Story by Anand Harsh
Photos by Mike Flasterstein
DJs have to deal with one innate, unavoidable issue when playing out. Standing behind decks, pressing buttons, and listening intently to something the crowd can’t even hear on headphones is lame. Compensatory measures generally involve over-the-top visual rigs. Giant backdrops with psychedelic images. Lasers. Fog. More fog, bring on the fog! Lame head bobs and gentle side-to-side weight-shifts are also the norm. Brooklyn’s Sub Swara, doesn’t need any gimmicks. On a night that featured no lights, no fog, and no visual support in an opening slot for Future Rock at the Bluebird in Bloomington, Ind., the boys of Sub Swara demonstrated unequivocally why raw talent and energy always conquer all.
Speaking before the show with Dhruva Ganesan and Dave Sharma, they discussed the across-the-board shift by DJs and electronic producers to incorporate more organic elements into the live set. The band’s sound incorporates Indian, Middle Eastern, and general Asian flair into their rhythms and samples. Their signature style is like Brooklyn, a melting pot of ethnicities, flavors, and functions. Sub Swara is in no danger of being passed over. You see, there are no secrets with an SS set. All their gear, all their drum pads, triggers, and programmers lean forward. The audience can see everything. It’s not just that the crowd is aware they’re adjusting knobs and faders that are actually doing something, it’s that from the word go, either one or both Ganesan and Sharma have a pair of sticks in their hands.
The band’s highly successful album Triggers—which couldn’t be more appropriately named, by the way—served not as the focal point, but a supporting character to the live drumming of the pair. The backdrop of composed tunes allows Dave and Dhruva, who both have extensive training in percussion, to improvise, fill-on-the-fly, and add meat—real substance—to their sound. Pounding beats that weave and interplay magically in front of the eye. It’s the difference between eating a scrumptious Japanese steak meal and eating a scrumptious Japanese steak meal after watching it being prepared right on top of your table, teppanyaki-style. Sub Swara builds the tower out of onion rings and sets it on fire.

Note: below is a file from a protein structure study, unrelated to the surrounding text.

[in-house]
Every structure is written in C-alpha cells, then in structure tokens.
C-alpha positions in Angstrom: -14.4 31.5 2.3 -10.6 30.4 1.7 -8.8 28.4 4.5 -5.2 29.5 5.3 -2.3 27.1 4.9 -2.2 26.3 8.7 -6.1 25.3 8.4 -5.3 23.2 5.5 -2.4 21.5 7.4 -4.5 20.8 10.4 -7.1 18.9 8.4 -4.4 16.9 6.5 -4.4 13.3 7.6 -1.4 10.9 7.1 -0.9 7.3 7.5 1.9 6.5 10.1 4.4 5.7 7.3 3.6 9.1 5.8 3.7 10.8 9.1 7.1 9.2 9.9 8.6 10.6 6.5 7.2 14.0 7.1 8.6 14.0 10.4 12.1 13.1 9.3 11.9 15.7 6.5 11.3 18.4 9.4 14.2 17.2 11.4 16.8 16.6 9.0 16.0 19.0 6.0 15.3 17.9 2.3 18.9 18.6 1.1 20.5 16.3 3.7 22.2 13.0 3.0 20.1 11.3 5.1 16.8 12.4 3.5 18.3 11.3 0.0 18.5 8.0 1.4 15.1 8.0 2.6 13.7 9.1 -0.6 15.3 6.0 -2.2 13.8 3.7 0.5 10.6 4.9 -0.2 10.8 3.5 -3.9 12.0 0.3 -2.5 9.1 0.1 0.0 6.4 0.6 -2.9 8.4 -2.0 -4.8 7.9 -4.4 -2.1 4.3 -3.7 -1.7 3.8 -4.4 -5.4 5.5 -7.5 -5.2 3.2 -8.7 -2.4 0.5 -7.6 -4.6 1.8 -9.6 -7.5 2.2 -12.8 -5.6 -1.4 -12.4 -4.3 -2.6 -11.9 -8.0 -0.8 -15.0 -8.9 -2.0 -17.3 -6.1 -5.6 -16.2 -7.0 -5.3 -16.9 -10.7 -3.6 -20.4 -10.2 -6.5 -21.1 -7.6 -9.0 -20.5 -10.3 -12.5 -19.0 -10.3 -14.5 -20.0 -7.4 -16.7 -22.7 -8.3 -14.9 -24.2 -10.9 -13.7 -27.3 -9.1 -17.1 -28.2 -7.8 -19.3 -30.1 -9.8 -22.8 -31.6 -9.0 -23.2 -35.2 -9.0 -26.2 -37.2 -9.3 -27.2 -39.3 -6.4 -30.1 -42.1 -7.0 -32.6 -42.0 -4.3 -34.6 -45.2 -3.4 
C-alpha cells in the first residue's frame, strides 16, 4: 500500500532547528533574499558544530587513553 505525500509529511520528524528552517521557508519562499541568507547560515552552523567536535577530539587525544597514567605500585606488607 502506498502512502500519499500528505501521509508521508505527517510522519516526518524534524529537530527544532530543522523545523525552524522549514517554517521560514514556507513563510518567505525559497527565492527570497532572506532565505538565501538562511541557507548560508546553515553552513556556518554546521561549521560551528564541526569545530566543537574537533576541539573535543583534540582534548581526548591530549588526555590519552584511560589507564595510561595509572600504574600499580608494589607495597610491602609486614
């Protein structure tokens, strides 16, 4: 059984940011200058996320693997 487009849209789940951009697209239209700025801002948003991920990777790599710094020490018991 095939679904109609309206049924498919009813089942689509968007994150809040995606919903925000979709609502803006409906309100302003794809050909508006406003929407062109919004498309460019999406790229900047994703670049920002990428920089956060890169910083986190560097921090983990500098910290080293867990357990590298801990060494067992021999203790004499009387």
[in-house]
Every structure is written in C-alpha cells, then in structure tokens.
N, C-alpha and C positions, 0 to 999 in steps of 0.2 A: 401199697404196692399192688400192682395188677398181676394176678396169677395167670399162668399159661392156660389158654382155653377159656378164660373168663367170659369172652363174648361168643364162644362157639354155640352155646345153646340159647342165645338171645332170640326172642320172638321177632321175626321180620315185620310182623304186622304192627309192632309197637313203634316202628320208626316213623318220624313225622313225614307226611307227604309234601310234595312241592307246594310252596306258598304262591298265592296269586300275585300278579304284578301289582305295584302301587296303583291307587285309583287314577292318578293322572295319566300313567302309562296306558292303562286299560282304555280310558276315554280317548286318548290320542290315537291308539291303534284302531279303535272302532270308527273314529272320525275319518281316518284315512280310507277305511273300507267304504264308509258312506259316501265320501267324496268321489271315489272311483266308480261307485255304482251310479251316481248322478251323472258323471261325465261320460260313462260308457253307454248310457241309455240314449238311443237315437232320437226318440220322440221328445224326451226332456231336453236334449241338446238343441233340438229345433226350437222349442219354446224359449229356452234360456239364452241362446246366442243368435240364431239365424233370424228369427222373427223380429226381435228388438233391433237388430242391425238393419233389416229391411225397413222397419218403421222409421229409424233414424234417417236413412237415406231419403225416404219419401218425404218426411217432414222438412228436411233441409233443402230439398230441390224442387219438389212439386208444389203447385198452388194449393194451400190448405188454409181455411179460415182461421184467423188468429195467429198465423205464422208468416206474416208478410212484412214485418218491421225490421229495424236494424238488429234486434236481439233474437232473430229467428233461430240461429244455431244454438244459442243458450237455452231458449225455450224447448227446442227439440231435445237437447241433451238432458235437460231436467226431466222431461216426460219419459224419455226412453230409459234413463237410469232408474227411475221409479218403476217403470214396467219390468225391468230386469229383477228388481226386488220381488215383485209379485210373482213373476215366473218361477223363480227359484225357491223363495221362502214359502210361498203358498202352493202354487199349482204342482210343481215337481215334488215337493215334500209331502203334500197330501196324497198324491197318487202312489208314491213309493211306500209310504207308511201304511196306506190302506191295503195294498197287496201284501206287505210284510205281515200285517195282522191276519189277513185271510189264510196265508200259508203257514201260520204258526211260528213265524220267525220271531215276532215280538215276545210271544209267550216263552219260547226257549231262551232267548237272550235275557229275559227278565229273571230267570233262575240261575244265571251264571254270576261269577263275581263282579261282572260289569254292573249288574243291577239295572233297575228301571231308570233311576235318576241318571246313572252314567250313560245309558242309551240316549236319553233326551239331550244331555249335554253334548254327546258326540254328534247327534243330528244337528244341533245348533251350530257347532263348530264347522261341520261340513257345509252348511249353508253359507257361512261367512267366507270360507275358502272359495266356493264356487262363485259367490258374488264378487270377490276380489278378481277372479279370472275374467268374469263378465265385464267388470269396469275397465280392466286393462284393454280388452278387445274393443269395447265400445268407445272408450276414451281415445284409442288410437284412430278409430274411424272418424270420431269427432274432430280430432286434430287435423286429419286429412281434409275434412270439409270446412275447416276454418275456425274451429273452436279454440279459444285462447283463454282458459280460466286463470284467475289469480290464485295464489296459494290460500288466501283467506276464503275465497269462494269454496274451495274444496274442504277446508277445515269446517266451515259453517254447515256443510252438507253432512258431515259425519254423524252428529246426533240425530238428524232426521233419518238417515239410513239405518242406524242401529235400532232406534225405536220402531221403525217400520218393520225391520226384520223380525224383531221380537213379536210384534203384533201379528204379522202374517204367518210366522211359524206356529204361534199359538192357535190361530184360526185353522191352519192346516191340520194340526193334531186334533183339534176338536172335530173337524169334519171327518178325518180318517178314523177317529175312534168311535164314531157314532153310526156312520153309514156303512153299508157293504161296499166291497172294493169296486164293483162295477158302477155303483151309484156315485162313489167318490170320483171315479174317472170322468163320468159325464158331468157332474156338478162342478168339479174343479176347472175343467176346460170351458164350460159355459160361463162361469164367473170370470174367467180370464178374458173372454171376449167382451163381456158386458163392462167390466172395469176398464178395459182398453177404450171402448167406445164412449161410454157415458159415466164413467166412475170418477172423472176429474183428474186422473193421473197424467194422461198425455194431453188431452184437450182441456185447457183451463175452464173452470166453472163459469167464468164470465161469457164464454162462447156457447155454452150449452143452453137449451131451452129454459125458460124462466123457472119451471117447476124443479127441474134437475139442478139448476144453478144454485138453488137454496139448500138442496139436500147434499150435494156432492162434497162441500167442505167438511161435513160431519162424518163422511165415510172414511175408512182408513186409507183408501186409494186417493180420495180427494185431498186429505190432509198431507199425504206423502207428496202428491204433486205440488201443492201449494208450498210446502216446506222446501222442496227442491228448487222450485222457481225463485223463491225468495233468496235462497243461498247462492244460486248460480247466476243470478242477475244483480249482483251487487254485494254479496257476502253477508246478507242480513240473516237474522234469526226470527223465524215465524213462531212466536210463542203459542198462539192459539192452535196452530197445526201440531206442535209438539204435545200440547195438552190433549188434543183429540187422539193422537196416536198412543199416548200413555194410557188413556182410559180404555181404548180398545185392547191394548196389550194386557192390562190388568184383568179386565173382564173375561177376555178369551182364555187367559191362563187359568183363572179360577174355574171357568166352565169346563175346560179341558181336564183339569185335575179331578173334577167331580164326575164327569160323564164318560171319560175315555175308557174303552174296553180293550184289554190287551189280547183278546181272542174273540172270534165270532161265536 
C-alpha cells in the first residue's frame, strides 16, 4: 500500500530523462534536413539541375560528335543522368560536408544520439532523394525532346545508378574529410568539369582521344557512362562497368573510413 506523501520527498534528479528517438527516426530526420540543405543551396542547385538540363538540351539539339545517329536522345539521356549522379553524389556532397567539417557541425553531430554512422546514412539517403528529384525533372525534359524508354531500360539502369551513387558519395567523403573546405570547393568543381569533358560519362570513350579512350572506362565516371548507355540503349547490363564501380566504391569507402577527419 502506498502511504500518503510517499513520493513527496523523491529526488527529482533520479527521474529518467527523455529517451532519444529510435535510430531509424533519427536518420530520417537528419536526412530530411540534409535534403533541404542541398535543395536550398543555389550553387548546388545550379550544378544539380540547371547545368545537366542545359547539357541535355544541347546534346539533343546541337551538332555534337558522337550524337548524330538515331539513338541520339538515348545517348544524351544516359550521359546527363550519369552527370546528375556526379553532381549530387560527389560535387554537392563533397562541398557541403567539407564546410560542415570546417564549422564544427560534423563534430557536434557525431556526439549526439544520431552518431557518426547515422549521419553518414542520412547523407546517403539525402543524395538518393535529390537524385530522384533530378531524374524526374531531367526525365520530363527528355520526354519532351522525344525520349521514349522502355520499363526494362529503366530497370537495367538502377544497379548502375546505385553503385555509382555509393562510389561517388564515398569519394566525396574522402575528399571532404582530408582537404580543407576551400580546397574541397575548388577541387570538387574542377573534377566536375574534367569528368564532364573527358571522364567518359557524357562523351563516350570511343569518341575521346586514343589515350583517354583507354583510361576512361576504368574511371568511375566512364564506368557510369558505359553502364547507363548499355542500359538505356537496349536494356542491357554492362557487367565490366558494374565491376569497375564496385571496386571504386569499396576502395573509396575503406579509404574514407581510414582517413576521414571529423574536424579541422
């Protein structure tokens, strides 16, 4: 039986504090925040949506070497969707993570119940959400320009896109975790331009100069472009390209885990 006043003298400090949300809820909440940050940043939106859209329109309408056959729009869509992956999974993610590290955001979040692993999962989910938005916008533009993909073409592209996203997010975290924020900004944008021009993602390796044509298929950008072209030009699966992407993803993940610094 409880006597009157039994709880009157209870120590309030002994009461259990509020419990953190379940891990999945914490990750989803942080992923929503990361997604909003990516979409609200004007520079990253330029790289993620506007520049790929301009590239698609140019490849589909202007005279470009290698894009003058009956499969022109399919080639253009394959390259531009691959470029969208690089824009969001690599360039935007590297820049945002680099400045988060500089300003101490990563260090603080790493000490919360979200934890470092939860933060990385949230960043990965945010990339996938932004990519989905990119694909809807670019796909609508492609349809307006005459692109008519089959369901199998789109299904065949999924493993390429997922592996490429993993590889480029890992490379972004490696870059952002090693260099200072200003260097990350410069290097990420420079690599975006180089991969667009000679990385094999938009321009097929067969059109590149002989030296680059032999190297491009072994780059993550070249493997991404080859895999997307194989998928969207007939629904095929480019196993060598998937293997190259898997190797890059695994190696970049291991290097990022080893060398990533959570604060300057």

Dave’s setup comes to life thanks to Hexler’s Touch OSC. This ridiculous app for the iPhone, iPad, and now Android sends Open Sound Control messages over WiFi, completely running his gear and exerting control of the smallest details. Somewhere between Dave running his hands over the pad’s screen, banging on a triggered drum pad to his right, and programming fills with his MPC on his left, I start to have a panic attack. He loses his footing, his hand gets a little sweaty, and that Vic Firth is going to come slamming down on that beautiful, expensive Jobs-tablet with an 80-foot-pound-per-square-inch force that will knock Sub Swara back into the Stone Age.
Oddly enough, Sharma assured me that the band is about to step up their live production. He’s currently building a whole new array of triggered drum pads, and manually rigging the duo’s unique samples through his MacGuyver’d drum shells. Pretty nifty; imagine him sitting cross-legged on the floor of his Brooklyn apartment with a soldering gun in one hand and a schematic in the other. His ferocity and paired delicacy onstage, which are saving him a couple grand on iPad repairs, let me know if anyone can do it, it’s him.
The ethnic instrumentation, tribal drumming, and high level of intensity brought the Bird to life. The only lull came during the pair’s Cee-Lo Green “Fuck You” mashup with their original, “Fire it Up.” The crowd just wanted to see Sub Swara do their thing. Live drumming, in-your-face production, and a taste of the East.
The functionality you are trying to use is for members only. Would you like to sign in?